On Sundays, ride on a Purrey Steam Train at the Archer Park Station and Steam Tram Museum. Open Sunday to Friday, view the large collection of railway memorabilia and for a greater insight into life around here from 1850 to 1950 visit the Rockhampton Heritage Village.
For sunset, lookout over this grand old city from Mt Archer and have your camera ready as sunsets from this vantage point can be spectacular. The mighty Fitzroy flows right through town so you can enjoy barramundi fishing from within the city limits or for a little more excitement catch a live bull ride at Lee Kernaghan's Great Western Hotel. Learn about Aboriginal and Torres Strait Islander culture at the Dreamtime Cultural Centre and explore the Capricorn Caves north of Rocky.
At the extinct volcano of Mt Hay, 41 kilometres west of Rockhampton, fossick for thunder eggs. Duaringa provides a lovely spot for a rest and while there have a look at the water feature in town. Next stop west along the Tropic of Capricorn is Blackwater.
Within and around Blackwater - the coal capital of Queensland - you'll find six major coal mines, the unique Blackdown Tableland National Park, nationally recognised gardens and parks.
The town was built specifically to service the Blackwater Coal Mine, 20 kilometres south. The mine produces a massive six million tonnes of coking coal and four millions tonnes of steaming coal each year so you can really see where the coal comes from to keep the lights of Queensland burning on a tour of the huge open cut mine each Wednesday.
Near to the Information Centre and mining Museum is the Japanese Garden - a real delight with lanterns and bridges from Japan, over 800 trees and pond features. Make sure you take a look at the Lions Park with all the flags. They say in Blackwater, that to see more flags of the world in any one place you have to go to the UN building in New York! Each of the flags represents one of the 37 nationalities that worked in the first stages of the coal industry at Blackwater - what a show of comradeship!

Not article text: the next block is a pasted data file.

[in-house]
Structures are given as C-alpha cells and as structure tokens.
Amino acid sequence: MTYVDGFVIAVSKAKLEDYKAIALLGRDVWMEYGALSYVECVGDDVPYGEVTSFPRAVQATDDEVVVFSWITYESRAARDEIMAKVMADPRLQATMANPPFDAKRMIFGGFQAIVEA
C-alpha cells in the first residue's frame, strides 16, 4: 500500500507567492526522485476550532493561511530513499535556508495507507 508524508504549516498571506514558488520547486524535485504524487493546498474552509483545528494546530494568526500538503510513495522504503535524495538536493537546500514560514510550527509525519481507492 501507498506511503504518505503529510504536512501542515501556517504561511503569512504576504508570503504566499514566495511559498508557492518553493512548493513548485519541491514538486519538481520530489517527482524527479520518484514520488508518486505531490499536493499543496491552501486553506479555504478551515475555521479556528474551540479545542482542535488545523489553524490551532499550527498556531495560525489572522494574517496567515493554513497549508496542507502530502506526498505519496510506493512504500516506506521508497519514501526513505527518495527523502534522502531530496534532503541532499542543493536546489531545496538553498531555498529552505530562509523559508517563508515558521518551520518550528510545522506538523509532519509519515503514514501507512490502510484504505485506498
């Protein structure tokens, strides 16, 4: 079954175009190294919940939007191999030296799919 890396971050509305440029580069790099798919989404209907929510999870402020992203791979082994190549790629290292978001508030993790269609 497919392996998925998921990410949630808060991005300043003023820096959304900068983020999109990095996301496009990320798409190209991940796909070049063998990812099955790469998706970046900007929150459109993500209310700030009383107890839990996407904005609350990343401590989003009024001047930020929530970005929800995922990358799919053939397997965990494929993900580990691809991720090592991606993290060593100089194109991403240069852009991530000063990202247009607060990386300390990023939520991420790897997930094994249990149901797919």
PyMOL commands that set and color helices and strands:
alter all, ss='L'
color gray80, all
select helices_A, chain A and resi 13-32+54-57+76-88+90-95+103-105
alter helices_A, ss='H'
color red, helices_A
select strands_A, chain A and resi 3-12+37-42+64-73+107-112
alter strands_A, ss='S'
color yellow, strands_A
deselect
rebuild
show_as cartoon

Blackdown National Park, 55 kilometres south is another of those little treasures you come across on the Capricorn Highway. Camping is permitted, and the park features a high sandstone plateau, cliffs, gorges, caves, refreshing springs, even waterfalls! Wildflowers can be spectacular through this area along with other unique species like the bridled nail tail wallaby. If you're into any of nature's delights don't miss this park!
Then hit the road as Emerald, the capital of the central highlands is only 73 kilometres ahead.
Travellers will often see a huge dragline at work from the highway as they travel west from Blackwater. These multi-million dollar mining machines are several stories high and have a boom that extends hundreds of metres and carries a giant steel bucket. The bucket excavates the equivalent of five Olympic swimming pools in one scoop!